Mankai duckweed is making waves in the superfood world. As a high-protein aquatic strain that sounds more like fiction than fact, it has many asking, “What is Mankai duckweed?”
Plant-derived nutrients have caught the attention of experts and consumers alike in recent years by providing “superfood” sources of nutrients. Superfoods are foods thought to offer nutrition beyond normal levels, and duckweed benefits such as rich sources of protein and iron make it a superfood candidate.
With limited human studies, researchers are still trying to find therapeutic duckweed uses and applications that harness the superfood power. To those in the functional food community, Mankai duckweed has already made a name for itself.
Read on for everything you need to know about Mankai duckweed, including benefits, uses, and recipes.
What Is Mankai Duckweed?
Duckweed has been ingested as food by humans for many years. However, it has not been until recently that the research world has taken a deep dive into learning about these green aquatic plants that come in various strains. One of the most popular strains is Mankai duckweed, known for its richness in iron, protein, and other nutrients.
Mankai is a cultivated strain of the aquatic plant commonly known as duckweed. While it is one of the smallest flowering plants on earth, it has a huge potential for providing high-quality protein and nutrients.
Duckweed already provides an important source of food for water creatures and fish by containing all nine essential acids and a protein profile similar to that of an egg. It is generally regarded as safe (GRAS), though studies are being conducted to confirm the exact benefits and uses of duckweed.
The Benefits of Duckweed
In a recent study, Mankai duckweed was able to preserve iron homeostasis in humans. In other words, this study suggested that duckweed was a food that helped to provide balance and health to the human body. Other research also supports that the aquatic plant is an emerging alternative for non-meat protein and that it is capable of producing beneficial effects in terms of balancing blood sugar levels.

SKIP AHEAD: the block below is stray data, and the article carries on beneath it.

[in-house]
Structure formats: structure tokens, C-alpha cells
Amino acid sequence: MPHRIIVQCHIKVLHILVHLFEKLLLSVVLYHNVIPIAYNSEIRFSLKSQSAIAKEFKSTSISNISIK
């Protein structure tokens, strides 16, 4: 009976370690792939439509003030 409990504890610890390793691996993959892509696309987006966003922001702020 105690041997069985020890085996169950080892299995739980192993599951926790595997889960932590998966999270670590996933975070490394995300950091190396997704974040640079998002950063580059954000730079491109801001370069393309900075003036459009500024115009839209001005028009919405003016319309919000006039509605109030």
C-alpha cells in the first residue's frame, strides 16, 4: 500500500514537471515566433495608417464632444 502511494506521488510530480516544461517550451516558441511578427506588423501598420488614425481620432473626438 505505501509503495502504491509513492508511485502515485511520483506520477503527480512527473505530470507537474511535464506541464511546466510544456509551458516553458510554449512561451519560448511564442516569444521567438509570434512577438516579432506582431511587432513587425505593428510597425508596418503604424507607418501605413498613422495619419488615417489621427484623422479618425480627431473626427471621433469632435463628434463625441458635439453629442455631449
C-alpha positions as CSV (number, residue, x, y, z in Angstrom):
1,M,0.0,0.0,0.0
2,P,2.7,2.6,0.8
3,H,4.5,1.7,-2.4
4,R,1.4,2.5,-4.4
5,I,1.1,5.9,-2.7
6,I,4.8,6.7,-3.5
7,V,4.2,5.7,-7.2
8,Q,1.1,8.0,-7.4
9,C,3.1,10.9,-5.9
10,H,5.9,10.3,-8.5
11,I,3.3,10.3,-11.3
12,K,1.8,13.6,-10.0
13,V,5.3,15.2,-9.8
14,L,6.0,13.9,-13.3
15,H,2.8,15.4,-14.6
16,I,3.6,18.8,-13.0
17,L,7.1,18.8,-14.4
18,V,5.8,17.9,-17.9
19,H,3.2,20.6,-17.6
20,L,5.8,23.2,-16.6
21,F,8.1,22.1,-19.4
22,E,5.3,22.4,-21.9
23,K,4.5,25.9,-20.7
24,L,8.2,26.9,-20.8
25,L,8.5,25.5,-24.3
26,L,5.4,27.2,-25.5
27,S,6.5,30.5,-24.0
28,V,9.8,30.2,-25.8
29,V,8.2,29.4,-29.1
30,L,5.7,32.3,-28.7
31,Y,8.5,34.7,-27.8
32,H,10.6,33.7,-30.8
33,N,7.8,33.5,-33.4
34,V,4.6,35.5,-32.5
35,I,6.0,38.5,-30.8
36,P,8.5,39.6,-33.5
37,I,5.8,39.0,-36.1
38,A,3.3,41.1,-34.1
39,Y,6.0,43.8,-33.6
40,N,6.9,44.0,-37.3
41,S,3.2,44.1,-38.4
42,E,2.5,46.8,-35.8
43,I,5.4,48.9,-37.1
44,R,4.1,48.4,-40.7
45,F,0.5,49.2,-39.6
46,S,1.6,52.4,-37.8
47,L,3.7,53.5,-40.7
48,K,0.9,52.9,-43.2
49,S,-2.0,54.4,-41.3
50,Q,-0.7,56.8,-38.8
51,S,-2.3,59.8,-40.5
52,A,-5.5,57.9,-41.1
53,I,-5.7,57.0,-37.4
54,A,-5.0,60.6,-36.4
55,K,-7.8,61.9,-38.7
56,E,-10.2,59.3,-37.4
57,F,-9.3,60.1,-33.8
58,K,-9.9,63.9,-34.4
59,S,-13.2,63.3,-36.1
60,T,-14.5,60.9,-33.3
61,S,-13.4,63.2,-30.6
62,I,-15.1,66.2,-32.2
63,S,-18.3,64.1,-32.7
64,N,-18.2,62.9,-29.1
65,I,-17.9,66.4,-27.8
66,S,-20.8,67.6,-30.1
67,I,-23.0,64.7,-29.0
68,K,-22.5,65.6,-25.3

Currently, the research may be limited but the existing science shows a bright future for Mankai duckweed.
Here is the bottom line: So far, duckweed does not possess any detectable cell-damaging effects. It is assumed that duckweed provides high nutritional value, in addition to:
- Potentially being a bioavailable source of vitamin B12
- Containing many compounds recommended for human nutrition, including protein recommendations close to the World Health Organization (WHO)
- Including fast growth times, small size, and simple growing conditions
- Having easily digestible structure and being well-absorbed in humans
- Having optimized yield throughout the year
- Requiring a fraction of water for production compared to soy, kale, or spinach
While future strains may need to be genetically modified to harness their full potential, the Mankai duckweed of today still has many uses. A professional scientific forum on duckweed summarized their potential well by saying they are tiny plants with huge opportunities.
Potential Uses of Duckweed
In Southeast Asia, duckweed has been eaten for centuries. It is known as a “vegetable meatball” because of its high level of protein and unique plant profile of vitamins and minerals.